Sustainable Cleansing Rituals & Sacred Torches

As all of us at SoulKu continue to learn and grow, we feel humbly compelled to share what we are learning with you so we may continue to grow and evolve as humans together.

We use White Sage frequently in our office and homes for various reasons—when we bless the SoulKu space and all our inventory or for the quick energy clearing from rooms, crystals, and people.

Recently it was brought to our attention that burning White Sage, as a tool in any ritual, is a threat to the sustainability of sacred White Sage. It's considered an "at risk" plant according to the United Plant Savers due to overharvesting and drought.

Traditional White Sage, the type Native Americans use for ceremony, grows in the wild, mostly in desert areas like California, and should only be wild harvested. The bundles of dried White Sage often seen available for purchase at your yoga studio or even WalMart are most likely not ethically sourced and definitely not sustainable.

When we heard about how using White Sage was unsustainable, it truly sank in. I began researching better options and was guided to a local Asheville gal, Brit, who owns a company called Torches Ceremonials.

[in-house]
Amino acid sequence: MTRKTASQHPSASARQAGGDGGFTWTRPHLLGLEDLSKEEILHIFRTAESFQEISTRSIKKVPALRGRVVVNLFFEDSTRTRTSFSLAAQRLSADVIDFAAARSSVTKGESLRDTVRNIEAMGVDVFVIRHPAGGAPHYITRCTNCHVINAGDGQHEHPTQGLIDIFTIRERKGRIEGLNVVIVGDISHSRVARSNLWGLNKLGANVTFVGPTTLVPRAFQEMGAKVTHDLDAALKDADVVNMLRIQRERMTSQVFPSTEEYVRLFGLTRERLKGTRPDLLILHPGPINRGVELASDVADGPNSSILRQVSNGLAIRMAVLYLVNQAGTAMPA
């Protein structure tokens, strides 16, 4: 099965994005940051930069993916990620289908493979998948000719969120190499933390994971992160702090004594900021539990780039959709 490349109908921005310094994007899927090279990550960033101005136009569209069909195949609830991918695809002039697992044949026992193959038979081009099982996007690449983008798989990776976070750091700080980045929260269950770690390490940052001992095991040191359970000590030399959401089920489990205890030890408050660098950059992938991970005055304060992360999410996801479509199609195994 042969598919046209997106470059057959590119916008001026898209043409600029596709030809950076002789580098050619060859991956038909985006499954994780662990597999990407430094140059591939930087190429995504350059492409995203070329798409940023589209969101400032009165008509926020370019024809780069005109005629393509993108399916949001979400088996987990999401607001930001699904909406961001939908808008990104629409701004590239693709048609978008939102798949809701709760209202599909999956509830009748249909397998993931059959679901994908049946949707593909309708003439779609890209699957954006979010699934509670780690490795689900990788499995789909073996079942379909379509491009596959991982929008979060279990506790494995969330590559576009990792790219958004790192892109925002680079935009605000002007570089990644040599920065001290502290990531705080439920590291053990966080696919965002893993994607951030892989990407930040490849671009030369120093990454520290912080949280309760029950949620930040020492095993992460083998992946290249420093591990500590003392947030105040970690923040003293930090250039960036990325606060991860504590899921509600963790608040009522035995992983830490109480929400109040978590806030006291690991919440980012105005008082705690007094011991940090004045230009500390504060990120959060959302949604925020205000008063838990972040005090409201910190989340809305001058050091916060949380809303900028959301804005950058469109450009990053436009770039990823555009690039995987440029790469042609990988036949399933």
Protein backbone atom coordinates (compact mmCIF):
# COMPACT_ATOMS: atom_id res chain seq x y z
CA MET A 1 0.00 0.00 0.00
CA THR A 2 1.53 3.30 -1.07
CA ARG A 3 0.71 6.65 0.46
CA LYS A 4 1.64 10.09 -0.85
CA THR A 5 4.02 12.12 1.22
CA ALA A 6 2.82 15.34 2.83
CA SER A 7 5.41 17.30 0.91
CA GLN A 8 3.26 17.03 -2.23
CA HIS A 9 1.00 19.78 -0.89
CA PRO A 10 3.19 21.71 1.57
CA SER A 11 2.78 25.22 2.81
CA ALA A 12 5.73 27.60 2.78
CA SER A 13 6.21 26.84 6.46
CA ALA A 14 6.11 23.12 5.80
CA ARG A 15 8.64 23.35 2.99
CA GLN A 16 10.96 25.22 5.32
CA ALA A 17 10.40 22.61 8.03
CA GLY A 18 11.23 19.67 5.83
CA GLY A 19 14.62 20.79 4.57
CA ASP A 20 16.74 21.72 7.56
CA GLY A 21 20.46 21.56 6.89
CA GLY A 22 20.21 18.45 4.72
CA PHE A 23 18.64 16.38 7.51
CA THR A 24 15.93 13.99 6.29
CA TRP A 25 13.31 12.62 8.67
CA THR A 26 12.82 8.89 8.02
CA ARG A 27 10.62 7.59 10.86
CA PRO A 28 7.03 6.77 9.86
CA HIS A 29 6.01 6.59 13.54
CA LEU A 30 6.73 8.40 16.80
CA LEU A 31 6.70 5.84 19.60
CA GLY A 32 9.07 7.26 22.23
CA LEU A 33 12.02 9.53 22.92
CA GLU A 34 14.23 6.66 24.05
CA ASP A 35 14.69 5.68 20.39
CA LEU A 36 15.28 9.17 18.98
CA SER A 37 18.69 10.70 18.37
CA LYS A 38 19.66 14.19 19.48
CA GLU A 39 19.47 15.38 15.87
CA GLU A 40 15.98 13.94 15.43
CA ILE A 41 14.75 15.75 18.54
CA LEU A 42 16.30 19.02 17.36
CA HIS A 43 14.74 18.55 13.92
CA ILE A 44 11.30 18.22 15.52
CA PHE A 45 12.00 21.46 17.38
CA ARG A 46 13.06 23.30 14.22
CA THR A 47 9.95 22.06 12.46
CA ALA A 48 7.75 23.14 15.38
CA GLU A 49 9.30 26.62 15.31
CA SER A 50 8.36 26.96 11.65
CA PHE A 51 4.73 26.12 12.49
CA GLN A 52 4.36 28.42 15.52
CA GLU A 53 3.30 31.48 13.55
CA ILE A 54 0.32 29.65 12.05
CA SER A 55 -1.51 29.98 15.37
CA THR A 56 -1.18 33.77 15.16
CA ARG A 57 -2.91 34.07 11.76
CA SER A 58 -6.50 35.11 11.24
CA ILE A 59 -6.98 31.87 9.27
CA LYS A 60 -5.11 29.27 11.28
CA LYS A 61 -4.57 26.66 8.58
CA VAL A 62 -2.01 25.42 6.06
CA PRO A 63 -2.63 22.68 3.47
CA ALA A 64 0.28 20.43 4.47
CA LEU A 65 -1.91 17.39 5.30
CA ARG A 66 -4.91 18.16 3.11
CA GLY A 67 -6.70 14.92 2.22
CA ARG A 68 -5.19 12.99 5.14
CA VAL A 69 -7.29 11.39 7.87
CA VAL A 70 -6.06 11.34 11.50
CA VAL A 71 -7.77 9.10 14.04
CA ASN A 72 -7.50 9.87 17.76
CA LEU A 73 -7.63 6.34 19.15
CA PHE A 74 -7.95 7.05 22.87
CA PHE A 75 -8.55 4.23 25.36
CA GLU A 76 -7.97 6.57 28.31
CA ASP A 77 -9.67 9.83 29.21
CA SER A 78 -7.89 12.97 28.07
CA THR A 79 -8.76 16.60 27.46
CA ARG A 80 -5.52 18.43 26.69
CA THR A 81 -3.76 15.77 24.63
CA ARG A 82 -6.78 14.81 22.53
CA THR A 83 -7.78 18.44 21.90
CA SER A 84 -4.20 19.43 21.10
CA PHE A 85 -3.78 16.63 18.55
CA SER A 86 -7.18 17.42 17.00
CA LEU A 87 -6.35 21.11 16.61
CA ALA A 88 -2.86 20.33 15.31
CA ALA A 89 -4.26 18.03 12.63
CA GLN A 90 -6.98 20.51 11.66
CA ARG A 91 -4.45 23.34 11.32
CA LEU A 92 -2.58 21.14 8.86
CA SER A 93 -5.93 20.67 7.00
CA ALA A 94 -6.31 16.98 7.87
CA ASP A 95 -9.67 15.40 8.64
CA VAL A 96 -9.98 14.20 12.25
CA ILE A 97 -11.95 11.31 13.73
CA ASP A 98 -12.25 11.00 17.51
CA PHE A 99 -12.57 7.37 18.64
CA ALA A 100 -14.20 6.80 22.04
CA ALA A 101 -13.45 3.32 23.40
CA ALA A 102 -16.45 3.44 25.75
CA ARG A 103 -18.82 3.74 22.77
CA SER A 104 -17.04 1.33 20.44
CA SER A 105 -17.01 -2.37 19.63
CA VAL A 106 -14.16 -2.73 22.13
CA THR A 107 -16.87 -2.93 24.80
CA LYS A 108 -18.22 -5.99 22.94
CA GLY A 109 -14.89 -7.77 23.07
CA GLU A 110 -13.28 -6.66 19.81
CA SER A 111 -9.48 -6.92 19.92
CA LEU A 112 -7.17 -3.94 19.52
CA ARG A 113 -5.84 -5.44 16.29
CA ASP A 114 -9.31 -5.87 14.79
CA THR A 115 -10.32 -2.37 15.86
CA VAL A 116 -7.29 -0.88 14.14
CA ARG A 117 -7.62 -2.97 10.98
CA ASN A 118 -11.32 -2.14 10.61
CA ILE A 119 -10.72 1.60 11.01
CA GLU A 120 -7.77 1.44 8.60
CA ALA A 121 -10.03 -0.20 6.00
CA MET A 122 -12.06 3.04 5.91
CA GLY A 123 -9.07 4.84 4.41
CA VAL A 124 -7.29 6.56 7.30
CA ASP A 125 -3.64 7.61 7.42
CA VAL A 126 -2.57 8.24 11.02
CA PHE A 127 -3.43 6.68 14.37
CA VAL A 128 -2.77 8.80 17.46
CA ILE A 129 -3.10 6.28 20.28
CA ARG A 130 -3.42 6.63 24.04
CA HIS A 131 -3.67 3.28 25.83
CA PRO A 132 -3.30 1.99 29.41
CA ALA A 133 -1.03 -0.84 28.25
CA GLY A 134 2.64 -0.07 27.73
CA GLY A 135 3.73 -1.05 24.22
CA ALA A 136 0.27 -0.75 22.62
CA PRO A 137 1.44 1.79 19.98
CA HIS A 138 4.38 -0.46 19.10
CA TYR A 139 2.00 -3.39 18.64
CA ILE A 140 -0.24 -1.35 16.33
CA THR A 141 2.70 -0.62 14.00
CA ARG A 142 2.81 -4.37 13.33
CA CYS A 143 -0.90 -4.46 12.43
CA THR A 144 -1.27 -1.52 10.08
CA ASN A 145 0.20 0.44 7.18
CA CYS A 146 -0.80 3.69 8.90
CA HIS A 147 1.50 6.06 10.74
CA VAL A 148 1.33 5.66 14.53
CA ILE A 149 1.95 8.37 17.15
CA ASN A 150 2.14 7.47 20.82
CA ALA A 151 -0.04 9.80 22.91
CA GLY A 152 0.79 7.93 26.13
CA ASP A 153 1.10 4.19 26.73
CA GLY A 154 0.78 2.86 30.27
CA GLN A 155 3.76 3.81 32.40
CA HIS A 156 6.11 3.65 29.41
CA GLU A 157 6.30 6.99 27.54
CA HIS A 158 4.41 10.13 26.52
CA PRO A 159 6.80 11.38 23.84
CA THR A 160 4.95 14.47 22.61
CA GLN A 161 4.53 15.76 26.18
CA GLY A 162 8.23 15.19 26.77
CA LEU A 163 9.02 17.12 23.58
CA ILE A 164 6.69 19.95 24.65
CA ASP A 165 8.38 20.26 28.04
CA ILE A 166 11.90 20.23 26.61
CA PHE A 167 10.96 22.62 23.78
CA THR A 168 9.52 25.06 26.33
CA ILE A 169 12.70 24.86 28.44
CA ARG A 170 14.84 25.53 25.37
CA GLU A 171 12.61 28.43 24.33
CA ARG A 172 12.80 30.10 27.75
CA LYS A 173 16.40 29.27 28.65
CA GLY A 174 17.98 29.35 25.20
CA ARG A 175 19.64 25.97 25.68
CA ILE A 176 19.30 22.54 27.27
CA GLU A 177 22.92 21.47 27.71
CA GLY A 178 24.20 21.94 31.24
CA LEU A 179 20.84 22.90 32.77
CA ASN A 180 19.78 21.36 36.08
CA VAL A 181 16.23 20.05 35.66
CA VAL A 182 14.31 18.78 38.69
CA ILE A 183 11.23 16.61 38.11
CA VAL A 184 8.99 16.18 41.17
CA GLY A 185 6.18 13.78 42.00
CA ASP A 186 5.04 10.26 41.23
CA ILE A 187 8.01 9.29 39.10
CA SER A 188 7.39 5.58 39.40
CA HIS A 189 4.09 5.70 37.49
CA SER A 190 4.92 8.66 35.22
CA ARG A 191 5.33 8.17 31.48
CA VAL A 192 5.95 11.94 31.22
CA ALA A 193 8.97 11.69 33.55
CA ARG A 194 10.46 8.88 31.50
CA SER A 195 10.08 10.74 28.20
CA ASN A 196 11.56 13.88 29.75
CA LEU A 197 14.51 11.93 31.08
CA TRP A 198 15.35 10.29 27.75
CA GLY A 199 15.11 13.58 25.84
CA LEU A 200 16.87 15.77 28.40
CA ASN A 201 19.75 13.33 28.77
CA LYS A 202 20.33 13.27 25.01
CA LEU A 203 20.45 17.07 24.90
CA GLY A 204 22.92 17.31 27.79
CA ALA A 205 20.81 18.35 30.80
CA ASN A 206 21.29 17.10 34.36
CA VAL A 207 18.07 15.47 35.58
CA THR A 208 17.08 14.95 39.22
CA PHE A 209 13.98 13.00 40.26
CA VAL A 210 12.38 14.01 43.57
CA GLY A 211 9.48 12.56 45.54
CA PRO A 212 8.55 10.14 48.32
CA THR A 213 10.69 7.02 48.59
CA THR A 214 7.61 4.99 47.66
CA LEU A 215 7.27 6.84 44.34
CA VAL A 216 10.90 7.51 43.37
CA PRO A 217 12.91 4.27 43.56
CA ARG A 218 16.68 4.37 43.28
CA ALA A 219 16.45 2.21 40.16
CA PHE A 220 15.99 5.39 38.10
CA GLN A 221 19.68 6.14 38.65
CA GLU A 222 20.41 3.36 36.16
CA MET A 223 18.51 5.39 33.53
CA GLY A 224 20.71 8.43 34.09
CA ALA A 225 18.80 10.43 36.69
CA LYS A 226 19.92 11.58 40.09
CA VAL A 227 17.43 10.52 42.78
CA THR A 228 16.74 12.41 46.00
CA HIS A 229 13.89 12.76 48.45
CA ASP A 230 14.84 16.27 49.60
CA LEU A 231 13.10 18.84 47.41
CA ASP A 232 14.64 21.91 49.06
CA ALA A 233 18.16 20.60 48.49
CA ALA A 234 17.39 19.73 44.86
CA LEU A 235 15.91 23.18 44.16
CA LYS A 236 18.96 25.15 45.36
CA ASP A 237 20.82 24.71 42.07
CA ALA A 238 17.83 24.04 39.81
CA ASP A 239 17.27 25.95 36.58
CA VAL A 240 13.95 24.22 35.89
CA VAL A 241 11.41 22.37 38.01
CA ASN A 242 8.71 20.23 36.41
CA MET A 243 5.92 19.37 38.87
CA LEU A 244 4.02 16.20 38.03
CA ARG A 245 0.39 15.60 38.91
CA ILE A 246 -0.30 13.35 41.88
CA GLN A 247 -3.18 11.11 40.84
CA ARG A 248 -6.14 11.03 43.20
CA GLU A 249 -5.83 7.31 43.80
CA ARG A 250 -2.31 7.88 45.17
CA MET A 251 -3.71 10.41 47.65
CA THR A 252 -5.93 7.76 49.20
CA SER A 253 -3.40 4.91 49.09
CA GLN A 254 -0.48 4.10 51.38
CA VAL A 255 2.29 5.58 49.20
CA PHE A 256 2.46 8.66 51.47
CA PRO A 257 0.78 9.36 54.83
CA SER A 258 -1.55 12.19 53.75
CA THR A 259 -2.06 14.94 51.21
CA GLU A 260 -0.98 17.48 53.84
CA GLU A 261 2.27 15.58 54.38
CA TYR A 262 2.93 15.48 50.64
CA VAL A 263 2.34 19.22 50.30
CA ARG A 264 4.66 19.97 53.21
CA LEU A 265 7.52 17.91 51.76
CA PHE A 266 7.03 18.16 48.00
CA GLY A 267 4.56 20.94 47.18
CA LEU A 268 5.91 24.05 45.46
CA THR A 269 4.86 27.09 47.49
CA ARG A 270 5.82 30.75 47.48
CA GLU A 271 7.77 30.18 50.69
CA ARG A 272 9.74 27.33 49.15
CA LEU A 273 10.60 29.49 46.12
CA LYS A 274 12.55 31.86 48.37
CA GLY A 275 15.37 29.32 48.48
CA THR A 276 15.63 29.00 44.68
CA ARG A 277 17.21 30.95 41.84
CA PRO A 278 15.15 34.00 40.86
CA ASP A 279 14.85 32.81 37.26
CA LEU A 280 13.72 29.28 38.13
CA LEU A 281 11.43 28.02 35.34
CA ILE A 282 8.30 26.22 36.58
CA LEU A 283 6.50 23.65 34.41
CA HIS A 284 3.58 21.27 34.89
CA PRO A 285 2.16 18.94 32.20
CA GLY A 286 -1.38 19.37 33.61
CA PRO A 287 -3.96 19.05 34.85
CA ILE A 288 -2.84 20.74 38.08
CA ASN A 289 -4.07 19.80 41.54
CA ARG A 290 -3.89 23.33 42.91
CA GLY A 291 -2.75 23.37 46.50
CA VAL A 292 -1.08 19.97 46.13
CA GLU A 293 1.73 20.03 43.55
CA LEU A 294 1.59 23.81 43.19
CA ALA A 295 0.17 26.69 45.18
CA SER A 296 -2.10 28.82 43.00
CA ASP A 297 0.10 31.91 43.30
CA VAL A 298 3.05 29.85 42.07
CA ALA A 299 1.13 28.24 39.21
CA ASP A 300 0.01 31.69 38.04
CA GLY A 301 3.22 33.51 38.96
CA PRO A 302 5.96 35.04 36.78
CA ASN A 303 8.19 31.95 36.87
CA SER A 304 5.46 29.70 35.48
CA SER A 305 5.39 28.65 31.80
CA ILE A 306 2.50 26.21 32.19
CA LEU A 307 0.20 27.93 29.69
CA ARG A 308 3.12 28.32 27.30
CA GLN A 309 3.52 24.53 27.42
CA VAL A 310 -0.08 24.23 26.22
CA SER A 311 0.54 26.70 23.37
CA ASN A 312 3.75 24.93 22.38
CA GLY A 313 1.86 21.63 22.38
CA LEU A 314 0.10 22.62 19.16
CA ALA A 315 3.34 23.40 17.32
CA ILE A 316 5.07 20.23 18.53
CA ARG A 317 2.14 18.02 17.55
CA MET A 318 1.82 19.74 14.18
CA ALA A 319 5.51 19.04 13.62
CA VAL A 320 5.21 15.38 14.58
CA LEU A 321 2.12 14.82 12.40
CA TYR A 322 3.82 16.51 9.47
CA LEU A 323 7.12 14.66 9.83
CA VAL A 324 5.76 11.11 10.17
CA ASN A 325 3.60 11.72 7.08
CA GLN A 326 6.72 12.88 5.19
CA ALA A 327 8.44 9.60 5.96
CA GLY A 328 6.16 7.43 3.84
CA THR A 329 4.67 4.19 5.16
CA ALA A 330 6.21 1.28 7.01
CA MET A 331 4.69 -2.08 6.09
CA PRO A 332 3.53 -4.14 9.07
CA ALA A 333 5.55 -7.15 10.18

Brit too is on a humble learning journey.

When we spoke, what I liked most was that in her vast studies of native plants, herbs, and wildcrafting through the Appalachian School of Holistic Herbalism and the Herbal Academy she began to recognize that while plants have been dried and burned for ritual for millennia, White Sage wasn't available everywhere. And in fact, it wasn't used by Native Americans throughout the East Coast.

Her commitment to integrity and sustainability led her to explore and develop alternatives to White Sage, which she harvests from the forests and lands surrounding her home in Western North Carolina. These seasonal plants and herbs include: White Pine, Rosemary, and Cedar in the winter, with the addition of more flowering plants like Lavender and Goldenrod during the growing season.

She also mentioned the idea that our very own land is sacred and holds the energies of home and ourselves and our families.

Brit "invites you all to take a look around what is growing near you—sometimes the medicine we need most can be found in our own backyard."

It helps me to consider the idea that instead of looking outside of myself for spiritual authority or sacred ritual, instead I can consult my own soul—listening and trusting more deeply in the music of my soul and what it is asking for.

We can create our very own rituals, our own ceremonies, and our own ceremonial pieces and imbue them with meaning and feeling and truth that resonates for us—all while helping with sustainability.

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